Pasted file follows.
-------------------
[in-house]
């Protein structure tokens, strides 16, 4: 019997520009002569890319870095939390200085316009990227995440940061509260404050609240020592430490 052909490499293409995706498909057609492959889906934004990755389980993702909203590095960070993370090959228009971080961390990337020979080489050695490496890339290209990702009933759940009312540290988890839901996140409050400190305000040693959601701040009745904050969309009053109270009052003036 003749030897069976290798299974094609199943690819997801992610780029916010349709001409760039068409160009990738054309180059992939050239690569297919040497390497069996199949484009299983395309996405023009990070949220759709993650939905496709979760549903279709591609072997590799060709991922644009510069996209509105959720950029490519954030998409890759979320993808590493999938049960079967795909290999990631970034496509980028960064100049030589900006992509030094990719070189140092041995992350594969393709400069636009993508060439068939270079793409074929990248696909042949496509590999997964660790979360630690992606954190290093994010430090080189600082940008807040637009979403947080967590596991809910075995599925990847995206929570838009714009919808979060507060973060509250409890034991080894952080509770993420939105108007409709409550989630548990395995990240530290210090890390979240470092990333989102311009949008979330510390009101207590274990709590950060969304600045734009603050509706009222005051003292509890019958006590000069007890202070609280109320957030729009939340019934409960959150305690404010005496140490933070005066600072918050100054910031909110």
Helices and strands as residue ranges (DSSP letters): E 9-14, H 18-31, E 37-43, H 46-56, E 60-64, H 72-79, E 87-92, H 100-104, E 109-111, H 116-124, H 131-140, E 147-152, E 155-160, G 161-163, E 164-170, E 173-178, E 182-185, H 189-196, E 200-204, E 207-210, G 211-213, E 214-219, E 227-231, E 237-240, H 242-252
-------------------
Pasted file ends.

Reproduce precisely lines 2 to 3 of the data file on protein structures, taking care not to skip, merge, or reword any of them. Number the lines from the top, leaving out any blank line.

């Protein structure tokens, strides 16, 4: 019997520009002569890319870095939390200085316009990227995440940061509260404050609240020592430490 052909490499293409995706498909057609492959889906934004990755389980993702909203590095960070993370090959228009971080961390990337020979080489050695490496890339290209990702009933759940009312540290988890839901996140409050400190305000040693959601701040009745904050969309009053109270009052003036 003749030897069976290798299974094609199943690819997801992610780029916010349709001409760039068409160009990738054309180059992939050239690569297919040497390497069996199949484009299983395309996405023009990070949220759709993650939905496709979760549903279709591609072997590799060709991922644009510069996209509105959720950029490519954030998409890759979320993808590493999938049960079967795909290999990631970034496509980028960064100049030589900006992509030094990719070189140092041995992350594969393709400069636009993508060439068939270079793409074929990248696909042949496509590999997964660790979360630690992606954190290093994010430090080189600082940008807040637009979403947080967590596991809910075995599925990847995206929570838009714009919808979060507060973060509250409890034991080894952080509770993420939105108007409709409550989630548990395995990240530290210090890390979240470092990333989102311009949008979330510390009101207590274990709590950060969304600045734009603050509706009222005051003292509890019958006590000069007890202070609280109320957030729009939340019934409960959150305690404010005496140490933070005066600072918050100054910031909110």
Helices and strands as residue ranges (DSSP letters): E 9-14, H 18-31, E 37-43, H 46-56, E 60-64, H 72-79, E 87-92, H 100-104, E 109-111, H 116-124, H 131-140, E 147-152, E 155-160, G 161-163, E 164-170, E 173-178, E 182-185, H 189-196, E 200-204, E 207-210, G 211-213, E 214-219, E 227-231, E 237-240, H 242-252